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Questioning Foreign Intervention’s Legitimacy

When we hear another country is somehow intervening in the internal affairs of another country, we are generally inclined to perceive this as a big problem. Foreign intervention is seen as a concept that is always problematic which disrupts the natural set of events. In this article, I want to question whether there can be some instances and conditions that make foreign intervention legitimate.


Perceiving foreign intervention as problematic has two different roots. The first one focuses on practical concerns; we have seen how foreign intervention in internal affairs can create catastrophes from examples throughout history. Just thinking briefly about the history of the Middle East makes us feel like foreign intervention can never end well. The second one is a rather theoretical approach; it asks whether it is legitimate for the will of the people and national sovereignty to be ignored by foreign intervention. The ordinary people of the country are the group that is most affected by foreign intervention, however, they do not get a say in whether it will be conducted or not.


Nevertheless, I believe we can still create a situation in which foreign intervention can be perceived as legitimate, even if not practical. Legitimacy is a concept that is not directly related to the practical consequences of an act. It is about whether an action is perceived to be acceptable or not by people, the concept depends on the acceptance of people.


In some situations, a foreign intervention can be the only option for changing the system within a country. Ordinary people might want to change the system, but they might be deprived of their means because of their authoritarian regime. Think of a country where people want a democratic regime but are arrested when they say even the smallest thing against their government. People’s will in such a situation probably would be in favor of foreign intervention since they see it as the only way of discarding the authoritarian system.


People are the group that is mostly affected by the decisions of the governors, so they must have the right of deciding how they want to be governed. This also creates the basis of the idea of national sovereignty. If foreign intervention is in line with national sovereignty and the will of the people, in theory, it could be legitimate and acceptable.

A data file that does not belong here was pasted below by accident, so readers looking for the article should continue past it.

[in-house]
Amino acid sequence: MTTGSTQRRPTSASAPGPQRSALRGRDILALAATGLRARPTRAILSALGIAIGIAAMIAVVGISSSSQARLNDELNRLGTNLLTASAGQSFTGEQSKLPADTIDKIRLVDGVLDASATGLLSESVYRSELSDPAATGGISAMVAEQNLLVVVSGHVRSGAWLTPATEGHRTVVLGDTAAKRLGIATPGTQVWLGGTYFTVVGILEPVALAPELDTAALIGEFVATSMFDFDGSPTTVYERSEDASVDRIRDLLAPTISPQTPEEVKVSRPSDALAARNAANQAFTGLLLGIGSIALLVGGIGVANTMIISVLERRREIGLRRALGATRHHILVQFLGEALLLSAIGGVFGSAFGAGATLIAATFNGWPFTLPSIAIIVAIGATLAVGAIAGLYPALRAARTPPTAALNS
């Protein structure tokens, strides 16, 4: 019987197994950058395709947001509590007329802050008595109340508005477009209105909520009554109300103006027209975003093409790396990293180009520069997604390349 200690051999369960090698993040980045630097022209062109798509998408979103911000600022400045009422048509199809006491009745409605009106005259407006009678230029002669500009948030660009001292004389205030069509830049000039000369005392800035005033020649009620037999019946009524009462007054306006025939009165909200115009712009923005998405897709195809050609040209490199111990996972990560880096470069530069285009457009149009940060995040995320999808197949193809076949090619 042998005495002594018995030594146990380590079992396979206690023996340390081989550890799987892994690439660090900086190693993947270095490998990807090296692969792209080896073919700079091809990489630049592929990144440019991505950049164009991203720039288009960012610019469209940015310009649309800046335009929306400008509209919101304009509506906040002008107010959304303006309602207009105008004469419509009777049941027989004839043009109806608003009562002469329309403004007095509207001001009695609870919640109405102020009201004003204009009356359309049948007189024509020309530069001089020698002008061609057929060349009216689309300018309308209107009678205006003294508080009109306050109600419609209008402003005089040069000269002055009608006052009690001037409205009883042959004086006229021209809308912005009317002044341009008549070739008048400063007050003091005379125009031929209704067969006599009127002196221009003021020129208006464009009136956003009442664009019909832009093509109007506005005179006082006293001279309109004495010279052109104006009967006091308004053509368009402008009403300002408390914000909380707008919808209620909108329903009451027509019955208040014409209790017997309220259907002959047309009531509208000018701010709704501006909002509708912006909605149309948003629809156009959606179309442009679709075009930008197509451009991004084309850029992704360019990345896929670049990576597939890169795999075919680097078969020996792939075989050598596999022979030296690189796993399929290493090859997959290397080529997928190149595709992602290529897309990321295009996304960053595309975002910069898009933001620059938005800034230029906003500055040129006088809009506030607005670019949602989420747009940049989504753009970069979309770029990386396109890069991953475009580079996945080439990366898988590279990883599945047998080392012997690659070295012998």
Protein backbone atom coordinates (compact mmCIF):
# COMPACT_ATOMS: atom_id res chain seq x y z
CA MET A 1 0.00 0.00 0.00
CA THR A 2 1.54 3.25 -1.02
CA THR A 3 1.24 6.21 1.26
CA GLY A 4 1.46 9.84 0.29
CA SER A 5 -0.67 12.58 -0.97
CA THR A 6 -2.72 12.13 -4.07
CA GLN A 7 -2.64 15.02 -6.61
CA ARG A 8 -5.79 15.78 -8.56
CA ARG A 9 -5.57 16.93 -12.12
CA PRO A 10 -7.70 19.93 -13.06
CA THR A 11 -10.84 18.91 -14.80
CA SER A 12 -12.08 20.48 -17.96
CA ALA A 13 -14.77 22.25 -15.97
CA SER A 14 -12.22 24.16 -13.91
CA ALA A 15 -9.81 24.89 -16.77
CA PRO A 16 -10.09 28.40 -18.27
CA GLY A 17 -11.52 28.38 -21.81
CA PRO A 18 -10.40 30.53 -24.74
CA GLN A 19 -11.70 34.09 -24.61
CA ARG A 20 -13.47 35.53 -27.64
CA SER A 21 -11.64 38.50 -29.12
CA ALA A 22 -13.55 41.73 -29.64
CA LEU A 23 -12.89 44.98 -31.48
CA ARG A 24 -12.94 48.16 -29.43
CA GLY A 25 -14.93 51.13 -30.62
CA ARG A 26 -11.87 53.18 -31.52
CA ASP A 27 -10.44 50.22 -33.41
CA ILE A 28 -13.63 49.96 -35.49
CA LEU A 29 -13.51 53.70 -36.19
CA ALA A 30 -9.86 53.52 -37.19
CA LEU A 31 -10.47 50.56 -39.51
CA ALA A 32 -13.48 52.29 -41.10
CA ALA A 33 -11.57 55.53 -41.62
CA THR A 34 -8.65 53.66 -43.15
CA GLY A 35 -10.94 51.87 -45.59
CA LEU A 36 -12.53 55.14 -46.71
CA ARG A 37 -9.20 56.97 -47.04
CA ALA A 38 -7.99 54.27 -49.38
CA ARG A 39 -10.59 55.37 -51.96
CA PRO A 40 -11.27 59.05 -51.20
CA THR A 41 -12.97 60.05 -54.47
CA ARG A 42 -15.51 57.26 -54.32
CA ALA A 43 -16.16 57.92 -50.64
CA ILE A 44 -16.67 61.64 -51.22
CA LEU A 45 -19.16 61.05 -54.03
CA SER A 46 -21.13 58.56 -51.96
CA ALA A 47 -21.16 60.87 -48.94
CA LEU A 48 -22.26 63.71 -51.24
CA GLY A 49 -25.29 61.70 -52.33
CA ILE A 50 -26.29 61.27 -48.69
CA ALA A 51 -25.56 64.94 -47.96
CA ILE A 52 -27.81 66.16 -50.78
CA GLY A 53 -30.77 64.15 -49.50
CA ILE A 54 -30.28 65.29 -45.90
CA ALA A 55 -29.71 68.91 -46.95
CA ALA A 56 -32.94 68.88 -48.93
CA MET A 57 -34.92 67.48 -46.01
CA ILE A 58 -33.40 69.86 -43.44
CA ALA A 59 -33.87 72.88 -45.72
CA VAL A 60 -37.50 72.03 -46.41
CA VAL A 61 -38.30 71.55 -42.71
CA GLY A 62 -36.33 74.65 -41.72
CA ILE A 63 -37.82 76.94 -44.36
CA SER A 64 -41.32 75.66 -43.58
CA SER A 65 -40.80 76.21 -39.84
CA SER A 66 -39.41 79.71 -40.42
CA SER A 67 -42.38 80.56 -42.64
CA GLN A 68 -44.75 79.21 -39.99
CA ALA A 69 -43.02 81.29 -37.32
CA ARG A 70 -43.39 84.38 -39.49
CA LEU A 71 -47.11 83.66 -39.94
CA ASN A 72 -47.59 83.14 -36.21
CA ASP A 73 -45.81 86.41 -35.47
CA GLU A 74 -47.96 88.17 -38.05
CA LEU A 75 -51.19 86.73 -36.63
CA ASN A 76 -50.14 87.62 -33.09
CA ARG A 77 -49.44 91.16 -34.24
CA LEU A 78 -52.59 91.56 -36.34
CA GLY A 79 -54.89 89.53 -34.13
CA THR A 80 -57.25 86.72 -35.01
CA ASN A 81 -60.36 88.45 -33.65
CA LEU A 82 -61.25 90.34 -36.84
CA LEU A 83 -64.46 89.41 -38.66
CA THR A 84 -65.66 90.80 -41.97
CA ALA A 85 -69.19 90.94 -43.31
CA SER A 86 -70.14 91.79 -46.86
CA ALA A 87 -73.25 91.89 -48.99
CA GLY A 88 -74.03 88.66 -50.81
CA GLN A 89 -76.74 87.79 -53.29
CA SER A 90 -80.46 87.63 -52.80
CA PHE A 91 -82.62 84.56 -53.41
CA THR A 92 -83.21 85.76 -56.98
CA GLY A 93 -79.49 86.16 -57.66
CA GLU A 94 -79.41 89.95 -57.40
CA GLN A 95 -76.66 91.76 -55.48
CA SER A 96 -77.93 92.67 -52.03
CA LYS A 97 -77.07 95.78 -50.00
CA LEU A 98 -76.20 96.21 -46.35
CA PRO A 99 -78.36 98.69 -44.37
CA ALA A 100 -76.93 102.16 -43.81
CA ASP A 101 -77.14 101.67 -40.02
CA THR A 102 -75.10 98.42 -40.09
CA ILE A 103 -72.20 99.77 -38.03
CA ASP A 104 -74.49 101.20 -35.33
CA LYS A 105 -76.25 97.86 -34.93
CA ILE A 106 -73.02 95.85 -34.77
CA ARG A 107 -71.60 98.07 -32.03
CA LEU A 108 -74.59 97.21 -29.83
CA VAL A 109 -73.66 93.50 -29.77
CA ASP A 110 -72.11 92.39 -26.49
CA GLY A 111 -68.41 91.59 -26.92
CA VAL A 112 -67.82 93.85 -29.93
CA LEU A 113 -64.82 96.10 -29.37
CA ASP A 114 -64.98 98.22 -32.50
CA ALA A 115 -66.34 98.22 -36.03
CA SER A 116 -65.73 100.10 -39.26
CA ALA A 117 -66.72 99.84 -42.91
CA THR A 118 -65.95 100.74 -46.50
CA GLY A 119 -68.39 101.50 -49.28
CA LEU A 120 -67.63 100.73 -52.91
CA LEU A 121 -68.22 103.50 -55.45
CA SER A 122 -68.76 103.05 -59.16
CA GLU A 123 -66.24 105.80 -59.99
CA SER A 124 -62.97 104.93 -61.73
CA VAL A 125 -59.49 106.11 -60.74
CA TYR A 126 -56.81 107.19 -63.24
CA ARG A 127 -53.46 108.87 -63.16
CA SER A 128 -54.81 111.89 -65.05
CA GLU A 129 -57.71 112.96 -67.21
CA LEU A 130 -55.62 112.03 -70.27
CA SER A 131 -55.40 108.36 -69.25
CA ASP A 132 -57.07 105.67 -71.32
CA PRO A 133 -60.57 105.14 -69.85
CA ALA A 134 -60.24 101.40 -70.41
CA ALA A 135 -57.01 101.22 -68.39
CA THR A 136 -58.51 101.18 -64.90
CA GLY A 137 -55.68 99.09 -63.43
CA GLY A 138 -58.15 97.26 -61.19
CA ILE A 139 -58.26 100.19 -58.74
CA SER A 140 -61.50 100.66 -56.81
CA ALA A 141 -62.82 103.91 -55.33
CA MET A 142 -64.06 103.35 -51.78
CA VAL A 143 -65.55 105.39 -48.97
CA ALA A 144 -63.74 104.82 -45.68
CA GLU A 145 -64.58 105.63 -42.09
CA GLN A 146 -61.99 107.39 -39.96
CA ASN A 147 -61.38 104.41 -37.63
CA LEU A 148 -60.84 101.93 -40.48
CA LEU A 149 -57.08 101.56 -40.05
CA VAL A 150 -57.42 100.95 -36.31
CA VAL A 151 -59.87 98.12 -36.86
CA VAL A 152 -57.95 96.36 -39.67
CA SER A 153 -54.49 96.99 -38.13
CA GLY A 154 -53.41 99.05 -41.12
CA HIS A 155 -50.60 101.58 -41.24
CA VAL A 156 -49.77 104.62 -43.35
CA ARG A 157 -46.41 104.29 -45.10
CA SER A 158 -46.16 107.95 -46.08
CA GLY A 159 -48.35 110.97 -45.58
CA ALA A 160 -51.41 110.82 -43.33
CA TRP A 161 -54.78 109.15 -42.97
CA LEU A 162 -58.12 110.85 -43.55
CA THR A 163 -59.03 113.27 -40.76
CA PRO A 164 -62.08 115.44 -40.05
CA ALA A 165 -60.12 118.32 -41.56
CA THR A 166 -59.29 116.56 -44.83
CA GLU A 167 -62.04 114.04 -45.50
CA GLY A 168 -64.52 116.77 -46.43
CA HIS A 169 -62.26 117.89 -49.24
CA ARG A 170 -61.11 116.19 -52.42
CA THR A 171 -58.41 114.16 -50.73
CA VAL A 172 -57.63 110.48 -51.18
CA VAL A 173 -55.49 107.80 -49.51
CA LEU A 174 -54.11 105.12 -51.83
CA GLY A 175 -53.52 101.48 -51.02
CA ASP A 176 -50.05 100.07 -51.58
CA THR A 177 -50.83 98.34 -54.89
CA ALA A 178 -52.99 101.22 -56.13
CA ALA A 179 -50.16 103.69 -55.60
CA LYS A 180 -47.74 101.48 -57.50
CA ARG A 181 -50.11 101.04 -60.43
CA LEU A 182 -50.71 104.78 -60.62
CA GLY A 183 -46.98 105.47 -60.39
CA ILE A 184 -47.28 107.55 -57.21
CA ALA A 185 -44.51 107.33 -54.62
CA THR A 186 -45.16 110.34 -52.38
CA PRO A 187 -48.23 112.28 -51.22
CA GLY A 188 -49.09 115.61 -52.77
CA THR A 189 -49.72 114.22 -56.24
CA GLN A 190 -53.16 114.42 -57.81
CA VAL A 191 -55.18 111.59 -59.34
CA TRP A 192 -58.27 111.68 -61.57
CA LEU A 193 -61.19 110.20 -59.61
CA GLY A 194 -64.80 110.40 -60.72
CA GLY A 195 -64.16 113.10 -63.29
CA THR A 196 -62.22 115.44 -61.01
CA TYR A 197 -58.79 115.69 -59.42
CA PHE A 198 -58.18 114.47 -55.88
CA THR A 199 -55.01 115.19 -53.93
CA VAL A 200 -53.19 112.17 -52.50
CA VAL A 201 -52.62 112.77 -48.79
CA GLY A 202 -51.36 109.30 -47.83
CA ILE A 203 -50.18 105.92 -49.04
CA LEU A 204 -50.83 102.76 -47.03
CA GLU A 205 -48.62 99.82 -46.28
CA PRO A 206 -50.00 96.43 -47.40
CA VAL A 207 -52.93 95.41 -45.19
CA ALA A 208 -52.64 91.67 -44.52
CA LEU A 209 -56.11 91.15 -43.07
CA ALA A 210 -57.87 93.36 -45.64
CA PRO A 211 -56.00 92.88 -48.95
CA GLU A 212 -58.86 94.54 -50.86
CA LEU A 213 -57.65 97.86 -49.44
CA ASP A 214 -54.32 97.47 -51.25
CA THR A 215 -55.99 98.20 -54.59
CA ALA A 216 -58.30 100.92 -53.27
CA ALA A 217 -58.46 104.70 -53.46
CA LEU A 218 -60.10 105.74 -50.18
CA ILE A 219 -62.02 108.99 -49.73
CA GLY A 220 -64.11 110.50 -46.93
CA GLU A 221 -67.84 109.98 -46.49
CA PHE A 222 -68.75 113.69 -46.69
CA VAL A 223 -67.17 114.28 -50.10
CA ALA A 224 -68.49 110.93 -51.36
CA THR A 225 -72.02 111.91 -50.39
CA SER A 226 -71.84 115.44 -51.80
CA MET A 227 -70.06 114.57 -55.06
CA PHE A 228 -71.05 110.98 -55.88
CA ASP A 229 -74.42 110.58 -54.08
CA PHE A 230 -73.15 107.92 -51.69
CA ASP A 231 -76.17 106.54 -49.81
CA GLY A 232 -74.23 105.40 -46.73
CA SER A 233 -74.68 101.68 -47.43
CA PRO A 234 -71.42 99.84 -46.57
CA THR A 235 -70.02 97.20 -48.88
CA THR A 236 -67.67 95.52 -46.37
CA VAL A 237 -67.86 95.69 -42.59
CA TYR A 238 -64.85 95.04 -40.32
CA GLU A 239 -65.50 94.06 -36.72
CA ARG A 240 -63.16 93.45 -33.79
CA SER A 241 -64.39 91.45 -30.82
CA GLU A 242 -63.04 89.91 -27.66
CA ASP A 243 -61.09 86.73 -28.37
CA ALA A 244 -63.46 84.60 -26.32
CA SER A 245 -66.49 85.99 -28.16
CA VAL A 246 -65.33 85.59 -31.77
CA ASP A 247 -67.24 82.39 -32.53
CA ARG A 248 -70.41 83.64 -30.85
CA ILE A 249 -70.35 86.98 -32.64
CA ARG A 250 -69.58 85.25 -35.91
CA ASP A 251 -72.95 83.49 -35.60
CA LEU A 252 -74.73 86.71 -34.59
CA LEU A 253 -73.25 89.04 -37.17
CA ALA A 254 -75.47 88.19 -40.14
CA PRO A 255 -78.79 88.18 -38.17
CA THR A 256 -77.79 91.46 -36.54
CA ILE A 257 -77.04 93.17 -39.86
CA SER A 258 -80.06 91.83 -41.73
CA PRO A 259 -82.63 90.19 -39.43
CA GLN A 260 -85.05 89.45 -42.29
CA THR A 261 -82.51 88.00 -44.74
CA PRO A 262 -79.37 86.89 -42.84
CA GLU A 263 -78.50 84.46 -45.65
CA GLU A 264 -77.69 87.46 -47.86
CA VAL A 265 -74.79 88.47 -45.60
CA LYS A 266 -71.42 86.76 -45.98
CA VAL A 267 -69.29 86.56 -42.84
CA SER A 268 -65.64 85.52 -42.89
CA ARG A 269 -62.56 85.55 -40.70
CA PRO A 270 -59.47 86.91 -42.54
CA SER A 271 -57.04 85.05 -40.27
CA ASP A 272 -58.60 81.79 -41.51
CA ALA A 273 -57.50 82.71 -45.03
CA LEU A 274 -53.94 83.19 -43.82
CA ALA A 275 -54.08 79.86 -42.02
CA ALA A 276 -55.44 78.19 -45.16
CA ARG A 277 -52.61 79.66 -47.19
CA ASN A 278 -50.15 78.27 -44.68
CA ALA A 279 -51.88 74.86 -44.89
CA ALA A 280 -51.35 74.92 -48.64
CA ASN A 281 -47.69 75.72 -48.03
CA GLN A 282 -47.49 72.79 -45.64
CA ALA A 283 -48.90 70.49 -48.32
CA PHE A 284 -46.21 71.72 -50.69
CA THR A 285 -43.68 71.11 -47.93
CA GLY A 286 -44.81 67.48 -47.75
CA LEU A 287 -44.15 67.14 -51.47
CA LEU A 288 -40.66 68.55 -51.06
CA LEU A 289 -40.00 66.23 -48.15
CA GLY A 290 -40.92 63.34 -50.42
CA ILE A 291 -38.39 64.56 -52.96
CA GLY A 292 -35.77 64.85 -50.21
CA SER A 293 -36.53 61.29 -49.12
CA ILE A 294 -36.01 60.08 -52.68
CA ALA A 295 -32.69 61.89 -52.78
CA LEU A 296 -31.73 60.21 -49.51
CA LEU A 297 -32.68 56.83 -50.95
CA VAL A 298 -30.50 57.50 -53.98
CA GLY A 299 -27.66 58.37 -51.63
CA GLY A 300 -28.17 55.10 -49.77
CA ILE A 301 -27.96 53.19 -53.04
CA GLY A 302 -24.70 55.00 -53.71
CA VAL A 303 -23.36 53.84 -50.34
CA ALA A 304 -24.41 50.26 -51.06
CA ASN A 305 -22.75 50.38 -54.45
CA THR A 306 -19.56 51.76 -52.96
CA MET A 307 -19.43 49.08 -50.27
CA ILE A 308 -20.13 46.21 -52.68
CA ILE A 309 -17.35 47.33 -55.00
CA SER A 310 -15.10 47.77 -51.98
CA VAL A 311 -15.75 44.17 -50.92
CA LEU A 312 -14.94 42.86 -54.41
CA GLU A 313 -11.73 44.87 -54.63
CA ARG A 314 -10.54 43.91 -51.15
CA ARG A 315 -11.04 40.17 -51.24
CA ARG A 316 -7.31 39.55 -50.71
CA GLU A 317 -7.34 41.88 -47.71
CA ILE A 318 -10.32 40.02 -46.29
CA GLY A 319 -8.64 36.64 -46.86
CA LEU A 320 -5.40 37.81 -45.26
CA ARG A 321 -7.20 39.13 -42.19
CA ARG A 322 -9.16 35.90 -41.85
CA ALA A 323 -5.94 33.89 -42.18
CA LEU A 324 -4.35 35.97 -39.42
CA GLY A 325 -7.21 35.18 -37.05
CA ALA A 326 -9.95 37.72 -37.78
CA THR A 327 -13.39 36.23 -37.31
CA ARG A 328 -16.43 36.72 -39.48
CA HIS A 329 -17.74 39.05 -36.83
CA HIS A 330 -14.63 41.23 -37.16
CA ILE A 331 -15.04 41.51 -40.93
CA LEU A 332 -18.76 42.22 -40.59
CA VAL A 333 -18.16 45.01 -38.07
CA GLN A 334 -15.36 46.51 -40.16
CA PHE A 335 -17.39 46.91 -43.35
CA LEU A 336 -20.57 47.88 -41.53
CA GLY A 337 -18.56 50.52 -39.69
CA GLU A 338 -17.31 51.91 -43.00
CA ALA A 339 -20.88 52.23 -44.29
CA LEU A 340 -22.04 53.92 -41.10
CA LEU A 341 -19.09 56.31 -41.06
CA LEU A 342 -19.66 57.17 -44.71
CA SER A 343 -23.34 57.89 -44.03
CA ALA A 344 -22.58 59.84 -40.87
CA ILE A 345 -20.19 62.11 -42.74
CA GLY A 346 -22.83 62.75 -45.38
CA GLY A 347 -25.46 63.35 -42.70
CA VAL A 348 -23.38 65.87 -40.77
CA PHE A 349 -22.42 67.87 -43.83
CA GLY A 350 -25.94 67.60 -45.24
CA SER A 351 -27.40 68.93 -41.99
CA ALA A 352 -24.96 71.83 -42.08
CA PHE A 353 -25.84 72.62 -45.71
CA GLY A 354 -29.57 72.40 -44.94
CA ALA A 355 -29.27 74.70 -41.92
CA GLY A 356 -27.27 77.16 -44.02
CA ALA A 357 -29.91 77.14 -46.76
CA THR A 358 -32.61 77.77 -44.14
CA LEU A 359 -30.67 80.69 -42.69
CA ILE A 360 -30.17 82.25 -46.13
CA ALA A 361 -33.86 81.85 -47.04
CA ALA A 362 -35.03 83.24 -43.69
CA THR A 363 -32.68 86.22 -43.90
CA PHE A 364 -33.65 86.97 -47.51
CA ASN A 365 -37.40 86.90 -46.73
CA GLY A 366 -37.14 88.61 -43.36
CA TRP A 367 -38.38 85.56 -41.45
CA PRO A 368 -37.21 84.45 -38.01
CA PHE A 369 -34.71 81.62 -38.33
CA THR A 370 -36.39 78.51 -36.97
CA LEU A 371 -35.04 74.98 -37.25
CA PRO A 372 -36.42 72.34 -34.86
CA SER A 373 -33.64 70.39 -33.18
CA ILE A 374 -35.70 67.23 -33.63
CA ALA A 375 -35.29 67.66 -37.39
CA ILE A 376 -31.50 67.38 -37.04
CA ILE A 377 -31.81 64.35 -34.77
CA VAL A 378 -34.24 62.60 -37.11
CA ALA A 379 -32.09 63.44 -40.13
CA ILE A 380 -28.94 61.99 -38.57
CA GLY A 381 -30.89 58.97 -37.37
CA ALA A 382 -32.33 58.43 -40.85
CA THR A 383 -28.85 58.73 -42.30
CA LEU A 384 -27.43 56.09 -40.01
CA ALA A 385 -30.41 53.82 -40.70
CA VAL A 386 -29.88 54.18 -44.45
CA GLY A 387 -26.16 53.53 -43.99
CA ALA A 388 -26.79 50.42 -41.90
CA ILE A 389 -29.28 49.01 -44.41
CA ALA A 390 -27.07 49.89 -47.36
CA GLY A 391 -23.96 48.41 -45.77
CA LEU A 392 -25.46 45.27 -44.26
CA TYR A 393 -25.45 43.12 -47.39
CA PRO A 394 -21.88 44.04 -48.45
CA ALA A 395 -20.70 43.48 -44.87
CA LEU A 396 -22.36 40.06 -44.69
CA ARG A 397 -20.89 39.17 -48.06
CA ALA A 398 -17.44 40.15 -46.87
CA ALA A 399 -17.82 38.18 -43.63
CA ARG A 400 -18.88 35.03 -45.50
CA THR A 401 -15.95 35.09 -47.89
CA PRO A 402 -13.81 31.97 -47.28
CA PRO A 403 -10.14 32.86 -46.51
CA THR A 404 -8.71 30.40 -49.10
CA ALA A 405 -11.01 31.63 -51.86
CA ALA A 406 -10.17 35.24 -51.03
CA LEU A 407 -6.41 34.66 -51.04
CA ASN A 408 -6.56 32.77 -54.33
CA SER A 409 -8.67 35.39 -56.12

In practice, however, it is impossible to determine whether the general will is in favor of or against foreign intervention, you can only make a guess. This is because it is simply impossible to hold a referendum in such a country to vote for or against foreign intervention. This idea is not only impossible but also absurd. The best we can do might be to conduct surveys or use social media. Still, they are also far from representing the whole population.


The practical concerns about foreign intervention do not end here. People are far from understanding the true meaning and consequences of foreign intervention. When they support foreign intervention to get rid of their authoritarian regime, it is not probable for vast populations to truly understand what they are supporting. In other words, they have limited data that prevent their rational decision-making skills from working. If people’s acceptance of foreign intervention is not based on rationality, is this consent still meaningful? I believe if we say no to this question, it will come to the point where people can have no meaningful decisions. If my idea about foreign intervention is not important because of my lack of data, my idea about the healthcare or education system cannot be any more important, considering how we will always have a limited data set about these social policies as well. Stating a limited data set must prevent people from taking decisions about governance would mean leaving all the decision-making processes to the hands of a privileged group with all the data.


Whether foreign intervention can really be a solution for a country in practice is another aspect of the issue. There are some instances where foreign support and influence have seriously affected the country for the better, think about the case of South Korea or Japan. Still, this kind of influence does not directly include military intervention. Military intervention generally proved to have catastrophic consequences. Still, foreign military intervention can still be the only option for stopping an aggressor. Balkans of the 1990s, the intervention of NATO are examples of this. Besides, foreign powers can act as mediators in regional conflicts otherwise could not be resolved. Consider how the progress in resolving the issue of the Sudanese civil war accelerated only after the true intervention of the USA. To sum up, the practical effectiveness of the foreign intervention is open to debate and depends on the nature of the case and intervention.

by Didem ÖZÇAKIR

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